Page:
Gloucester Road, Bristol

For those who cannot stop visiting museums, the city has the Bristol Museum and Art Gallery. It was established in 1832 and covers everything that has to do with English history, from archeology to dinosaurs to art.

The museum, like British museums in general, It is free entry, and you can not be a fan of museums and still enjoy the visit. You find it on Queens Street. Open Tuesday to Sunday from 10 am to 5 pm.

El SS Great Britain, anchored in the port, It is the first passenger line steamship. She made her first voyage in 1845 and was the longest ship in the world for almost an entire decade.

Bristol Museums

Its construction lasted six long years and bankrupted its owners. Not long after it was launched it must have been sold. She was later used as a passenger ferry in distant Australia, and later converted into a sailing ship.

It was sunk in the Falkland Islands, South Atlantic, in 1937, and remained there for 33 years until it was recovered and taken to the United Kingdom to become tourist attraction. You can visit it from Tuesday to Sunday from 10 am to 4 pm, in autumn and winter, and until 5 pm the rest of the year. Entry costs £22.

SS Great Britain

If you like nature and go in good weather, then you should walk and explore The Downs, a park protected area located on the city limits. It is not far from Clifton Bridge and Avon Canyon.

There is an area known as Sea Wall which has great views and has become a good recreational spot for the people of Bristol, not far from the city.

La Cabot Tower It is 32 meters high and was built in 1890 to commemorate the 400th anniversary of the departure of explorer Juan Cabot from Bristol on his voyage of "discovery" of North America. He was the first European to visit this part of America following the previous Viking visits.

Cabot Tower

The tower is made of limestone and has a narrow staircase inside which can be used to reach the top and enjoy the great views of Bristol and the surrounding area. Open every day from 8 am to 5:15 pm, and admission is free.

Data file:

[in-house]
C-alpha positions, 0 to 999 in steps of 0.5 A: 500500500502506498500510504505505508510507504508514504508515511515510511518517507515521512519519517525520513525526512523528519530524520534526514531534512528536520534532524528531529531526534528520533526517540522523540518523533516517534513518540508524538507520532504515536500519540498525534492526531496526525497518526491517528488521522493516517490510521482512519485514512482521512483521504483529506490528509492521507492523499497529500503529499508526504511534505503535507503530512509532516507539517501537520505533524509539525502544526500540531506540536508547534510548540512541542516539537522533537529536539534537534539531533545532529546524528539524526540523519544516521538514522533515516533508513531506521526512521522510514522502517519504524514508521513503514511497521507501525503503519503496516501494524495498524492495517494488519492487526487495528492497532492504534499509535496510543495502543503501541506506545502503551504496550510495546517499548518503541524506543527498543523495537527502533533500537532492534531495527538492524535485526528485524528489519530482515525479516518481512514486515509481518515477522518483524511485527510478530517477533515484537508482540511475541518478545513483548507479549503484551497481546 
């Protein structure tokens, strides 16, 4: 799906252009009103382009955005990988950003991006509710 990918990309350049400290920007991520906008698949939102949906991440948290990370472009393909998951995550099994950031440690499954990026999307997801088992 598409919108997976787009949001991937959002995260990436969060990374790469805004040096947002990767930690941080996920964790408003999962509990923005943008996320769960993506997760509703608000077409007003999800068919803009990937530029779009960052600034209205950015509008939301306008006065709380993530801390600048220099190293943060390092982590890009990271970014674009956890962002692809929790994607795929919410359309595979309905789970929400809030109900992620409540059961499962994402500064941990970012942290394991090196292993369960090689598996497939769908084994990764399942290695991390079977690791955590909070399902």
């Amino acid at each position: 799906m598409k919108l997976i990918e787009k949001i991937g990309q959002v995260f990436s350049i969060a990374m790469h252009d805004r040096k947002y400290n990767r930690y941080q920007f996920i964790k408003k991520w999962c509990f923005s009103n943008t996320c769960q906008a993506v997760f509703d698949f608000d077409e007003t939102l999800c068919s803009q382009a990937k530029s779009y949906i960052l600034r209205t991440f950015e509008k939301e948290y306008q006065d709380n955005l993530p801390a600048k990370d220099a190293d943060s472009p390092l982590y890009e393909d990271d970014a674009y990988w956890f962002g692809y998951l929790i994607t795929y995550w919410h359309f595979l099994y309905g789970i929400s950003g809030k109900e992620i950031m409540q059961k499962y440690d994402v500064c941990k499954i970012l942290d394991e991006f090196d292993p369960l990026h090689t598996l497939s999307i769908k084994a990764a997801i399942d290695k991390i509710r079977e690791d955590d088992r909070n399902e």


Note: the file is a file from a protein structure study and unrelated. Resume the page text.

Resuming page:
El Castle Blaise It was built in 1798 in the Gothic revival style. It's not real, it's a building built by a wealthy family that wanted a little castle, but it's nice and offers good views of the Avon Canyon. And it has an old house that has become a museum.

Speaking of the Avon, what you can do is take a walk through the valley using the train. El Avon Valley Railway It dates back to the second half of the 19th century and once connected Bristol to Bath. It is only three miles of historic route but the train it's steam so that's great.

Castle Blaise

You will also see a typical Victorian station, fully restored, so you can feel like you're in a Jane Austen novel. The train journey departs from Britton Station, every day from 9am to 5pm, and tickets cost 11 GPB.

Finally, if you like underground treasures there are the Wookey Hole Caves. It is located outside the city, but it is a very beautiful geological area that you can turn into a day trip ideal. They are an hour away by car.

Wookey Hole Caves, Bristol

These are limestone caves that were created by an underground river and can be visited in a 35 minute tour. There is also a museum with artifacts that were found inside, and you can even take a boat ride through the waters inside the cave to learn about speology. They cost £22,95.

How to get to Bristol, a beautiful English city? You can arrive in train, bus, car or plane from many corners of the country and Europe.